Bitcoin’s inflation-hedge theory tested as rising interest rates bring turbulence to markets

The United States economy has been facing turbulent times lately, with the U.S. Personal Consumption Expenditure (PCE) inflation index rising by a significant 3.5% over the past 12 months. Even when excluding the volatile food and energy sectors, it’s evident that the efforts made by the U.S. Federal Reserve to curb inflation have fallen short of their 2% target rate.

U.S. Treasurys have lost a staggering $1.5 trillion in value, primarily due to these rate hikes. This has led investors to question whether Bitcoin (BTC) and risk-on assets, including the stock market, will succumb to heightened interest rates and a monetary policy aimed at cooling economic growth.

Theoretical losses of U.S. Treasury holders, USD. Source: Joe Consorti

As the U.S. Treasury keeps flooding the market with debt, there’s a real risk that rates could climb even higher, exacerbating the losses to fixed-income investors. An additional $8 trillion in government debt is expected to mature in the next 12 months, further contributing to financial instability.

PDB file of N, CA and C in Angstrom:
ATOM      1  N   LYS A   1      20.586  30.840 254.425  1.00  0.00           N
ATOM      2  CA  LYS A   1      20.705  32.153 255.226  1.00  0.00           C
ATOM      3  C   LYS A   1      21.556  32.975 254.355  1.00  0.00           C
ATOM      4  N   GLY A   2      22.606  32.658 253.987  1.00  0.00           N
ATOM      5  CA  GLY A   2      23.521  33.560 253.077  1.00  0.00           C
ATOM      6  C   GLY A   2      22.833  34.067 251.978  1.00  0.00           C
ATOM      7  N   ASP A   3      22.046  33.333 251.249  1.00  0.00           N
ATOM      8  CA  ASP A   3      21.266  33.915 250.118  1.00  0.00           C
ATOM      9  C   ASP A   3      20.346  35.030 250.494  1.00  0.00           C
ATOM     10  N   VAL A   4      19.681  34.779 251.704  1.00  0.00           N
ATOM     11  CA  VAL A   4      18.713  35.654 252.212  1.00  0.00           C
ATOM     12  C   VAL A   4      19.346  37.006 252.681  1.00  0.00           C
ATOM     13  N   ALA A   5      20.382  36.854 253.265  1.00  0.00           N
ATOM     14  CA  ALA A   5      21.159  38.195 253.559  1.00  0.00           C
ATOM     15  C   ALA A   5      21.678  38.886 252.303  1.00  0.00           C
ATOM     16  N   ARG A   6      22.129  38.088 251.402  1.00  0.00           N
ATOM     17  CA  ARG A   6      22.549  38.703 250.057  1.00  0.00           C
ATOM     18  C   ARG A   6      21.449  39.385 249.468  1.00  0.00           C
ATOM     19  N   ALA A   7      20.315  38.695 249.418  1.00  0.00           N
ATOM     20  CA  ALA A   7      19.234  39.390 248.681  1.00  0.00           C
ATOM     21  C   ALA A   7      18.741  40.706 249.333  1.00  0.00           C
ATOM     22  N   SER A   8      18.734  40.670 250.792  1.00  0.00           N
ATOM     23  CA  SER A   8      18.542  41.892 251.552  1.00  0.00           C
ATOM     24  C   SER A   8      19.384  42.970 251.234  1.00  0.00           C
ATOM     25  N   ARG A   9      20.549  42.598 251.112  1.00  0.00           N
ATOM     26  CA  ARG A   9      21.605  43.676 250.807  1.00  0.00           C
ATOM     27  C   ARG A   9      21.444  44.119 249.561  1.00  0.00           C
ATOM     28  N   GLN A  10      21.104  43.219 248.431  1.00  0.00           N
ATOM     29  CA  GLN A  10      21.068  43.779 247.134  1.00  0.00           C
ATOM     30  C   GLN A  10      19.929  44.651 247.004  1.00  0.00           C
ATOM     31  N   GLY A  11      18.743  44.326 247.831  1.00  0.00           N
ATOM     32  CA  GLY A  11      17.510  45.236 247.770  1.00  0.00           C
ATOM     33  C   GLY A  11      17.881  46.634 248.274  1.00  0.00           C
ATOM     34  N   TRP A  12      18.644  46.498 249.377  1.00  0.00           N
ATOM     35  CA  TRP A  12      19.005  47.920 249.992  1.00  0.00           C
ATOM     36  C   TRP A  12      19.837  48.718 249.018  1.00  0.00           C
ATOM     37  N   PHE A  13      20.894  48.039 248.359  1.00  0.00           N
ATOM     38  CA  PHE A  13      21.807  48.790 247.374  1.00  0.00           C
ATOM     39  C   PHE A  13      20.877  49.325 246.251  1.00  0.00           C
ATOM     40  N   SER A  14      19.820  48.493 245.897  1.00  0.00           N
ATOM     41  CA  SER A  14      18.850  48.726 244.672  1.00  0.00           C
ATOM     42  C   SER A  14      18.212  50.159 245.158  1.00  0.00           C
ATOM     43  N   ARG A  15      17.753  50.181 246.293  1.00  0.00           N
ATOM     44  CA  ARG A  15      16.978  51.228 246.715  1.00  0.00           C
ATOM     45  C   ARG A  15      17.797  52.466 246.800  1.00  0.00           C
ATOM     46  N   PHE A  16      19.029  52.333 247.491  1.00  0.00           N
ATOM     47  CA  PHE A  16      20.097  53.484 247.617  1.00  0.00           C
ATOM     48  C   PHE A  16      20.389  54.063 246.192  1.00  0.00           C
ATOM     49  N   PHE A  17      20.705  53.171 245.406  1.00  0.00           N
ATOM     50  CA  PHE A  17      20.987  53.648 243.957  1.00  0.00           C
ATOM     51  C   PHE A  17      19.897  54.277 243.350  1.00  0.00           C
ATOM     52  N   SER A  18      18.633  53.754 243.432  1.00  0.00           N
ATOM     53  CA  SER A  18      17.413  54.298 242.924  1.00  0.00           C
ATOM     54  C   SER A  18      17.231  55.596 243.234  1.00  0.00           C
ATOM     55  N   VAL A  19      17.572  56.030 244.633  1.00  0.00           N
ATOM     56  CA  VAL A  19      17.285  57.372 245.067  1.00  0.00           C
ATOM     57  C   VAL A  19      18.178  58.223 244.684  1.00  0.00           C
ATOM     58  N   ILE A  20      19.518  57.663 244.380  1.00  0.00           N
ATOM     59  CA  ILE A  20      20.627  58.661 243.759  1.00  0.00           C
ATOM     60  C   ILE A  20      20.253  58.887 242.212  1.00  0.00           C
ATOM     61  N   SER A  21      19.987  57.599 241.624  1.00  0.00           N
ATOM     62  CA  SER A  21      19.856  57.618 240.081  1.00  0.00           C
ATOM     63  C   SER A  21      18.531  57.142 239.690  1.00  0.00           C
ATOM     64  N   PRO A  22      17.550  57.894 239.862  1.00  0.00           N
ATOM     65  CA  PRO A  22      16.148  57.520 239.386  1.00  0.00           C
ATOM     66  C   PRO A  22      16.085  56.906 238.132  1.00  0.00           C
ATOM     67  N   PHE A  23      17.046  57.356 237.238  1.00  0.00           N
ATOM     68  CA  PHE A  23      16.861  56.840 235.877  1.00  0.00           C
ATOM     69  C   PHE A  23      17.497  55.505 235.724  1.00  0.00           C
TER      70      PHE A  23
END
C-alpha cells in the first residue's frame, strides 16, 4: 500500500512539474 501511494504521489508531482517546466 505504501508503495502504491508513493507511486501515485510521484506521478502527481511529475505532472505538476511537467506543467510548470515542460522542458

As Daniel Porto, the head of Deaglo London, pointed out in remarks to Reuters:

“(The Fed) are going to play a game where inflation is going to lead, but the real question is can we sustain this course without doing a lot of damage?”

Porto’s comments resonate with a growing concern in financial circles — a fear that the central bank might tighten its policies to the point where it causes severe disruptions to the financial system.

High interest rates eventually have devastating consequences

One of the primary drivers behind the recent turmoil in financial markets is the rise in interest rates. As rates increase, the prices of existing bonds fall, a phenomenon known as interest rate risk or duration. This risk isn’t limited to specific groups — it affects countries, banks, companies, individuals and anyone holding fixed-income instruments.

The Dow Jones Industrial Index has experienced a 6.6% drop in September alone. Additionally, the yield on the U.S. 10-year bonds climbed to 4.7% on Sept. 28, marking its highest level since August 2007. This surge in yields demonstrates that…



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